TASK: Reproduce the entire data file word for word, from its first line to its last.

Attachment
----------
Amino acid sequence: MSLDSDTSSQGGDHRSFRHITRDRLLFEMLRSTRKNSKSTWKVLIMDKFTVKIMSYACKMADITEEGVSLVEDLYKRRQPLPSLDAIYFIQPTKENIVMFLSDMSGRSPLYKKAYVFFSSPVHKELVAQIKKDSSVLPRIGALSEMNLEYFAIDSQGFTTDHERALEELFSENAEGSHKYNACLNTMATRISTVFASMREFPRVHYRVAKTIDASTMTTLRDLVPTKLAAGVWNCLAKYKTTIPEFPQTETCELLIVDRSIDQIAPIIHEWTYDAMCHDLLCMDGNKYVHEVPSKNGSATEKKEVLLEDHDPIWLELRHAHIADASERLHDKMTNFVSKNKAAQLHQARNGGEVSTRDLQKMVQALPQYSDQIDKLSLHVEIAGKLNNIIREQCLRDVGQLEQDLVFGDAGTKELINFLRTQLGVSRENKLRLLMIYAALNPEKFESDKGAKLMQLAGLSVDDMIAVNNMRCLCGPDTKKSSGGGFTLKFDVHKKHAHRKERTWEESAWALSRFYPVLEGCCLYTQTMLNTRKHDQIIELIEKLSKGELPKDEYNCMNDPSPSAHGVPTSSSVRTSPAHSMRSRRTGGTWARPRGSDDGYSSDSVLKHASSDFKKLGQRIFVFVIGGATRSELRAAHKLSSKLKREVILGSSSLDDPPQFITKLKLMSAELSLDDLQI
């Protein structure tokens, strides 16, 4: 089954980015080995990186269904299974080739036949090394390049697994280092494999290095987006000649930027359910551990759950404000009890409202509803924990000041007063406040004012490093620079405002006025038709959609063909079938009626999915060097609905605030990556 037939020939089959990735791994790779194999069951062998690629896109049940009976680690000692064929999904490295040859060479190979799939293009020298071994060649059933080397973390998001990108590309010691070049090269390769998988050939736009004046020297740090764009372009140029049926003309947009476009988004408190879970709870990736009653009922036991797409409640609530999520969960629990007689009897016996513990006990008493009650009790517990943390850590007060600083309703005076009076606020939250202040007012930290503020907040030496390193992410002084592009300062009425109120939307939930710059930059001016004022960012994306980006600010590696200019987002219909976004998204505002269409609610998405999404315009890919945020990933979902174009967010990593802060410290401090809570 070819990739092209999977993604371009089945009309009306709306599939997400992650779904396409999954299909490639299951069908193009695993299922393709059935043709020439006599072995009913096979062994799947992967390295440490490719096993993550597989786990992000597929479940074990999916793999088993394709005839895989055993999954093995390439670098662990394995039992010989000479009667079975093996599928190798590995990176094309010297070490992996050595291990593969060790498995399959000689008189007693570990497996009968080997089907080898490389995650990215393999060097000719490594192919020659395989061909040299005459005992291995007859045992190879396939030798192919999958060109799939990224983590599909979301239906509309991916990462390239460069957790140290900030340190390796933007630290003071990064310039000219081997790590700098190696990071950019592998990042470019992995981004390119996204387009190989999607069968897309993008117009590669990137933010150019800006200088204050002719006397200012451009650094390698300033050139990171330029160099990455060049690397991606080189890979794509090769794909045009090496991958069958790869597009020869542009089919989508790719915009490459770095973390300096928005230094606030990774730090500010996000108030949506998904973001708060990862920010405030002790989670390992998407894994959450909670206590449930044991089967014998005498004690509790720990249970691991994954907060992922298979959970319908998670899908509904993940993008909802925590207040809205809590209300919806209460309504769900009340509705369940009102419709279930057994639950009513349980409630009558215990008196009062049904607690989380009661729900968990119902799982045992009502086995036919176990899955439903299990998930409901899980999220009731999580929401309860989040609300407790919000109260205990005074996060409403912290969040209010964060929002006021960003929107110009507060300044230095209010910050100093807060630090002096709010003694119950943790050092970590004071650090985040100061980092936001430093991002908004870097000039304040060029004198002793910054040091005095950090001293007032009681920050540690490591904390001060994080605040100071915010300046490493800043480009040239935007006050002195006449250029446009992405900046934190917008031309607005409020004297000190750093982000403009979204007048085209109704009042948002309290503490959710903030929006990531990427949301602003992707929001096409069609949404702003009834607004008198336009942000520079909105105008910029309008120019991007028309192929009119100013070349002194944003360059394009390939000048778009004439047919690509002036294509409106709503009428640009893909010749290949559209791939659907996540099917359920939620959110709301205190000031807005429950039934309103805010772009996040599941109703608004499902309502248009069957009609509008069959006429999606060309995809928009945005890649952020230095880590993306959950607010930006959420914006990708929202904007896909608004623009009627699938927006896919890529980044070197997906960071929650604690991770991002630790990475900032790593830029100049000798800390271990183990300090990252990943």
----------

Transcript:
Amino acid sequence: MSLDSDTSSQGGDHRSFRHITRDRLLFEMLRSTRKNSKSTWKVLIMDKFTVKIMSYACKMADITEEGVSLVEDLYKRRQPLPSLDAIYFIQPTKENIVMFLSDMSGRSPLYKKAYVFFSSPVHKELVAQIKKDSSVLPRIGALSEMNLEYFAIDSQGFTTDHERALEELFSENAEGSHKYNACLNTMATRISTVFASMREFPRVHYRVAKTIDASTMTTLRDLVPTKLAAGVWNCLAKYKTTIPEFPQTETCELLIVDRSIDQIAPIIHEWTYDAMCHDLLCMDGNKYVHEVPSKNGSATEKKEVLLEDHDPIWLELRHAHIADASERLHDKMTNFVSKNKAAQLHQARNGGEVSTRDLQKMVQALPQYSDQIDKLSLHVEIAGKLNNIIREQCLRDVGQLEQDLVFGDAGTKELINFLRTQLGVSRENKLRLLMIYAALNPEKFESDKGAKLMQLAGLSVDDMIAVNNMRCLCGPDTKKSSGGGFTLKFDVHKKHAHRKERTWEESAWALSRFYPVLEGCCLYTQTMLNTRKHDQIIELIEKLSKGELPKDEYNCMNDPSPSAHGVPTSSSVRTSPAHSMRSRRTGGTWARPRGSDDGYSSDSVLKHASSDFKKLGQRIFVFVIGGATRSELRAAHKLSSKLKREVILGSSSLDDPPQFITKLKLMSAELSLDDLQI
């Protein structure tokens, strides 16, 4: 089954980015080995990186269904299974080739036949090394390049697994280092494999290095987006000649930027359910551990759950404000009890409202509803924990000041007063406040004012490093620079405002006025038709959609063909079938009626999915060097609905605030990556 037939020939089959990735791994790779194999069951062998690629896109049940009976680690000692064929999904490295040859060479190979799939293009020298071994060649059933080397973390998001990108590309010691070049090269390769998988050939736009004046020297740090764009372009140029049926003309947009476009988004408190879970709870990736009653009922036991797409409640609530999520969960629990007689009897016996513990006990008493009650009790517990943390850590007060600083309703005076009076606020939250202040007012930290503020907040030496390193992410002084592009300062009425109120939307939930710059930059001016004022960012994306980006600010590696200019987002219909976004998204505002269409609610998405999404315009890919945020990933979902174009967010990593802060410290401090809570 070819990739092209999977993604371009089945009309009306709306599939997400992650779904396409999954299909490639299951069908193009695993299922393709059935043709020439006599072995009913096979062994799947992967390295440490490719096993993550597989786990992000597929479940074990999916793999088993394709005839895989055993999954093995390439670098662990394995039992010989000479009667079975093996599928190798590995990176094309010297070490992996050595291990593969060790498995399959000689008189007693570990497996009968080997089907080898490389995650990215393999060097000719490594192919020659395989061909040299005459005992291995007859045992190879396939030798192919999958060109799939990224983590599909979301239906509309991916990462390239460069957790140290900030340190390796933007630290003071990064310039000219081997790590700098190696990071950019592998990042470019992995981004390119996204387009190989999607069968897309993008117009590669990137933010150019800006200088204050002719006397200012451009650094390698300033050139990171330029160099990455060049690397991606080189890979794509090769794909045009090496991958069958790869597009020869542009089919989508790719915009490459770095973390300096928005230094606030990774730090500010996000108030949506998904973001708060990862920010405030002790989670390992998407894994959450909670206590449930044991089967014998005498004690509790720990249970691991994954907060992922298979959970319908998670899908509904993940993008909802925590207040809205809590209300919806209460309504769900009340509705369940009102419709279930057994639950009513349980409630009558215990008196009062049904607690989380009661729900968990119902799982045992009502086995036919176990899955439903299990998930409901899980999220009731999580929401309860989040609300407790919000109260205990005074996060409403912290969040209010964060929002006021960003929107110009507060300044230095209010910050100093807060630090002096709010003694119950943790050092970590004071650090985040100061980092936001430093991002908004870097000039304040060029004198002793910054040091005095950090001293007032009681920050540690490591904390001060994080605040100071915010300046490493800043480009040239935007006050002195006449250029446009992405900046934190917008031309607005409020004297000190750093982000403009979204007048085209109704009042948002309290503490959710903030929006990531990427949301602003992707929001096409069609949404702003009834607004008198336009942000520079909105105008910029309008120019991007028309192929009119100013070349002194944003360059394009390939000048778009004439047919690509002036294509409106709503009428640009893909010749290949559209791939659907996540099917359920939620959110709301205190000031807005429950039934309103805010772009996040599941109703608004499902309502248009069957009609509008069959006429999606060309995809928009945005890649952020230095880590993306959950607010930006959420914006990708929202904007896909608004623009009627699938927006896919890529980044070197997906960071929650604690991770991002630790990475900032790593830029100049000798800390271990183990300090990252990943």